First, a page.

As a result of extensive investigations, the present inventors have developed a niobium powder for capacitors, which has a tantalum content (hereinafter “ppm by mass” is simply referred to as “ppm”) reduced to a predetermined value or less thereby enabling the manufacture of a niobium sintered body free of reduction in the CV value. Based on this finding, the present invention has been accomplished. More specifically, the present invention includes the following embodiments.
(1) A niobium powder comprising niobium and tantalum, wherein the tantalum is present in an amount of at most about 700 ppm by mass.
(2) The niobium powder as described in 1 above, which is partially nitrided.
(3) The niobium powder as described in 2 above, wherein the amount nitrided is from about 10 to about 100,000 ppm by mass.
(4) A sintered body comprising the niobium powder described in 1 to 3 above.
(5) A method for producing a niobium sintered body, comprising sintering a niobium powder compact at a high temperature, wherein the niobium powder is the niobium powder described in any one of 1 to 3 above and heating the niobium powder under reduced pressure at about 500 to about 2,000° C. for about 1 minute to about 10 hours.
(6) The method for producing a niobium sintered body as described in 5 above, wherein the niobium powder is obtained by granulating a niobium powder having an average primary particle size of about 1 μm or less.
(7) A capacitor comprising a pair of electrodes having interposed therebetween a dielectric material, one of the electrodes being the niobium sintered body described in 4 above.
(8) The capacitor as described in 7 above, which has a dielectric material comprising niobium oxide formed by electrolytic oxidation.
(9) The capacitor as described in 7 above, wherein the other electrode is at least one material (compound) selected from the group consisting of an electrolytic solution, an organic semiconductor and an inorganic semiconductor.
(10) The capacitor as described in 7 above, wherein the other electrode is formed of at least one organic semiconductor selected from the group consisting of an organic semiconductor comprising benzopyrroline tetramer and chloranile, an organic semiconductor mainly comprising tetrathiotetracene, an organic semiconductor mainly comprising tetracyanoquinodimethane, and an organic semiconductor mainly comprising an electrically conducting polymer obtained by doping a dopant into a polymer containing two or more repeating units represented by formula (1) or (2):
wherein R1 to R4, which may be the same or different, each represents hydrogen, an alkyl group having from 1 to 6 carbon atoms or an alkoxy group having from 1 to 6 carbon atoms, X represents an oxygen atom, a sulfur atom or a nitrogen atom, R5 is present only when X is a nitrogen atom and represents hydrogen or an alkyl group having from 1 to 6 carbon atoms, and R1 and R2, or R3 and R4 may be combined with each other to form a ring.
(11) The capacitor as described in 7 above, wherein the organic semiconductor is at least one selected from the group consisting of polypyrrole, polythiophene and substitution derivatives thereof.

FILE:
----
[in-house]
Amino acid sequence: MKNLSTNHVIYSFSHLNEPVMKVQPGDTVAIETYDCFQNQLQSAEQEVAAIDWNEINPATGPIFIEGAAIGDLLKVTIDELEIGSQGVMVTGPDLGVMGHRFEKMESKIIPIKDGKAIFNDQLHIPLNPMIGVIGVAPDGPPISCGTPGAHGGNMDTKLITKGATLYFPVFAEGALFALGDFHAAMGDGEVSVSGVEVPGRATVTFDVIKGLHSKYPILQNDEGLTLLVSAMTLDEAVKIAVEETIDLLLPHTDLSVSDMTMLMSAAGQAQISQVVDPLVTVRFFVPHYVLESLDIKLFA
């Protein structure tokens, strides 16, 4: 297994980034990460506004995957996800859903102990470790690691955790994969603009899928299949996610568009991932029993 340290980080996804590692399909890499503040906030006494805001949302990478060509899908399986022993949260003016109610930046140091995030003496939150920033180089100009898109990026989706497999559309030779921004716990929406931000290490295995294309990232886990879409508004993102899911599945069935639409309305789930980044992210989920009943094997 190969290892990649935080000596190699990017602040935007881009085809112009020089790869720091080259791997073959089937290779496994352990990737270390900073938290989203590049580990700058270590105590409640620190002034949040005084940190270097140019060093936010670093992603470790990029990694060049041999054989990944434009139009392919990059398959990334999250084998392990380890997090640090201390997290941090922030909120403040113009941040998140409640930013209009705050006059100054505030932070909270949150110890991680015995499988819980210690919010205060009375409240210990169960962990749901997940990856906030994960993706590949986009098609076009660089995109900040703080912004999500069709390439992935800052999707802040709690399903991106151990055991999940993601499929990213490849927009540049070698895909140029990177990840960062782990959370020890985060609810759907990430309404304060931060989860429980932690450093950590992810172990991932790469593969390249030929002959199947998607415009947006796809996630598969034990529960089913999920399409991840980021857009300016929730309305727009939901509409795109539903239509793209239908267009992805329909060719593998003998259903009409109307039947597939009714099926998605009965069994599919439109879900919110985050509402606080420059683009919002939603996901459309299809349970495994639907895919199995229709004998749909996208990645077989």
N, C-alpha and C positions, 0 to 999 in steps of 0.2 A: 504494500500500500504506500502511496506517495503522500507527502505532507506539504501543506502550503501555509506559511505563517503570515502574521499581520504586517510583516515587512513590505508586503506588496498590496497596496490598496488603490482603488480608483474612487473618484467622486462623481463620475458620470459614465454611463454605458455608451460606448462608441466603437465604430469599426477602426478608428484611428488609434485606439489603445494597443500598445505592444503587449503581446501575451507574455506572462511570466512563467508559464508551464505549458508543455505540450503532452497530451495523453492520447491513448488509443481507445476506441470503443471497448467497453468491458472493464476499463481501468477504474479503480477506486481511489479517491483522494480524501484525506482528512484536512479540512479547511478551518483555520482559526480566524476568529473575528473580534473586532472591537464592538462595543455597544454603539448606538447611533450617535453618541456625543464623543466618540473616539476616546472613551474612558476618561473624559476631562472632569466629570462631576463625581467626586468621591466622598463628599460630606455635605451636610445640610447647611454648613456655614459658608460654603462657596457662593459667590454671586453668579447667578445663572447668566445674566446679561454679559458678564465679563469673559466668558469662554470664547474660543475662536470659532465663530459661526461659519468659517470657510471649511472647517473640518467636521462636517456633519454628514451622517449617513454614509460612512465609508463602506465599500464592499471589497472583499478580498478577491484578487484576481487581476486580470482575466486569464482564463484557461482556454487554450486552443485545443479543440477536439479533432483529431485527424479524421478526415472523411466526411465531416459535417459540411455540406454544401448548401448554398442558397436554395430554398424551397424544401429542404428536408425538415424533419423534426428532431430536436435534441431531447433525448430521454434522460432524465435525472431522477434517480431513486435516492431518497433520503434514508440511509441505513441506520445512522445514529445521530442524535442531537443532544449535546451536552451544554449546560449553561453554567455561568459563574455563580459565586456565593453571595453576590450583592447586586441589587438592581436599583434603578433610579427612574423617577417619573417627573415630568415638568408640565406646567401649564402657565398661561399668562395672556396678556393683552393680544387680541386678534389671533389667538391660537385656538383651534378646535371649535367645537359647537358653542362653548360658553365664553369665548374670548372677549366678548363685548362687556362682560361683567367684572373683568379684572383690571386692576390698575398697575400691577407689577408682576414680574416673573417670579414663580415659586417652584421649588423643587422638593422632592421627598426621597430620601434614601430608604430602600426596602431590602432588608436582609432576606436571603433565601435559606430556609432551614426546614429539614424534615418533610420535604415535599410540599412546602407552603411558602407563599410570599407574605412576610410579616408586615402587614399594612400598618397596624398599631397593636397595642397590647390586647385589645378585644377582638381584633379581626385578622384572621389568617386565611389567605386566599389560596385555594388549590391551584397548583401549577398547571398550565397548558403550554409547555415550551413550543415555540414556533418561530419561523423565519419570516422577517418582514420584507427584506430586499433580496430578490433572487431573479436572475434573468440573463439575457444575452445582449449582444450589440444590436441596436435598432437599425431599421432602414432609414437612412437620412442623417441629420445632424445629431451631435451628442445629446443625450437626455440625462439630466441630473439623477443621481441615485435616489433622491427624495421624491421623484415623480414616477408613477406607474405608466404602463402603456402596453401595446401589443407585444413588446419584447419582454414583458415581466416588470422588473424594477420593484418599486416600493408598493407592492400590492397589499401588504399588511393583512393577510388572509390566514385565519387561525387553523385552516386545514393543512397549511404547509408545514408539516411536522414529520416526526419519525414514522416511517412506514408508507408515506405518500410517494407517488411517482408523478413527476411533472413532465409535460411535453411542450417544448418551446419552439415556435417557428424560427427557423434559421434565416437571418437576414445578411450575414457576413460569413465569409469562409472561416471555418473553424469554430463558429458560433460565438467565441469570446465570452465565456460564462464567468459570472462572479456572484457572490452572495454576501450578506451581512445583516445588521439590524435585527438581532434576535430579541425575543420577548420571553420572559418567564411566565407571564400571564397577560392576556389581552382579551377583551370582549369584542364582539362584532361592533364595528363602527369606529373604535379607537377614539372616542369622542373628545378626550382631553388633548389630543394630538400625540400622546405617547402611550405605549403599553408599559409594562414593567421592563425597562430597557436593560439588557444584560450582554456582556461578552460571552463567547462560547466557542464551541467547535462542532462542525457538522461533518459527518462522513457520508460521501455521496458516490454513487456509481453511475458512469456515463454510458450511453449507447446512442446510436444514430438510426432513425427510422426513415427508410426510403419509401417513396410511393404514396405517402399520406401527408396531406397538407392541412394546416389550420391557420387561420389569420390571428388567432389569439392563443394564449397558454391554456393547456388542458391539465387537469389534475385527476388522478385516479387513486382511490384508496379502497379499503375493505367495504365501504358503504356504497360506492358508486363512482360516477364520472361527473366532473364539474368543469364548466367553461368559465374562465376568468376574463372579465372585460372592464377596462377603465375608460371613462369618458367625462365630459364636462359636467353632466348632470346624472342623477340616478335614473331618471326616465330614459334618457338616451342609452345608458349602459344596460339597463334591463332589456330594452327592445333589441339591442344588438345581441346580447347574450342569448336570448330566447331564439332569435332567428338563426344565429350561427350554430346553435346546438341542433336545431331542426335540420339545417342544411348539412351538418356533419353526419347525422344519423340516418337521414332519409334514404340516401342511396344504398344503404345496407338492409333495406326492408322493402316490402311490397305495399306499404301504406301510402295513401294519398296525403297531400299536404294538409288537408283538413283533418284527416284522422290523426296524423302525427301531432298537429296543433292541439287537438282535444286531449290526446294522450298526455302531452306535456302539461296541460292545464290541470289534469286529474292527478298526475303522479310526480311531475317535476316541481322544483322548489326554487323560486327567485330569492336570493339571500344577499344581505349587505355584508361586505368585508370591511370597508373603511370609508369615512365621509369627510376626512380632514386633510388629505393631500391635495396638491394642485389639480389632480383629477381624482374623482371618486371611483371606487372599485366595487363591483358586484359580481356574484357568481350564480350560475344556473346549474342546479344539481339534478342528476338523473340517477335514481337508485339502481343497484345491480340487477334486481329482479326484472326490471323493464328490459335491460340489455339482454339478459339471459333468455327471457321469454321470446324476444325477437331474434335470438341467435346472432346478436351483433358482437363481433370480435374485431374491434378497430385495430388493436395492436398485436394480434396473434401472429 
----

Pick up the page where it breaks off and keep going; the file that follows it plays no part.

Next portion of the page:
(12) An electronic circuit using the capacitor as described in 7 above.
(13) Electronic equipment using the capacitor as described in 7 above.
One embodiment for obtaining the sintered body of the present invention is described below.
The raw material compound used for the niobium powder may be a generally available material. For example, a niobium powder obtained by the reduction of niobium halide with magnesium or sodium, by the sodium reduction of potassium fluoroniobate, by the molten-salt (NaCl+KCl) electrolysis of potassium fluoroniobate onto a nickel anode, or by the introduction of hydrogen into a metal niobium ingot and then pulverizing and dehydrogenating the ingot, may be used. The niobium powder obtained by these methods contains tantalum intermingled from the raw material.
The present inventors have found that it is important in the present invention to set the amount of tantalum contained in the niobium powder to about 700 ppm or less. If the tantalum content exceeds about 700 ppm, the VC value of the niobium sintered body manufactured may decrease. The amount of tantalum contained in the niobium powder can be reduced to about 700 ppm or less, for example, by purifying the manufactured niobium powder through electron beam dissolution or by mixing therewith a purified product.
In the present invention, the niobium powder suitably has an average primary particle size of about 1 μm or less, preferably from about 1 to about 0.1 μm. If the average primary particle size exceeds about 1 μm, a sintered body characterized by high CV and low LC, which is one object of the present invention, can be hardly obtained and therefore, such a powder is not preferred as a raw material. For the average particle size of niobium powder as used in the present invention, a D50 value (a particle size where the cumulative % by mass is 50% by mass) measured using a particle size distribution measuring apparatus (“Microtrack”, trade name) may be employed.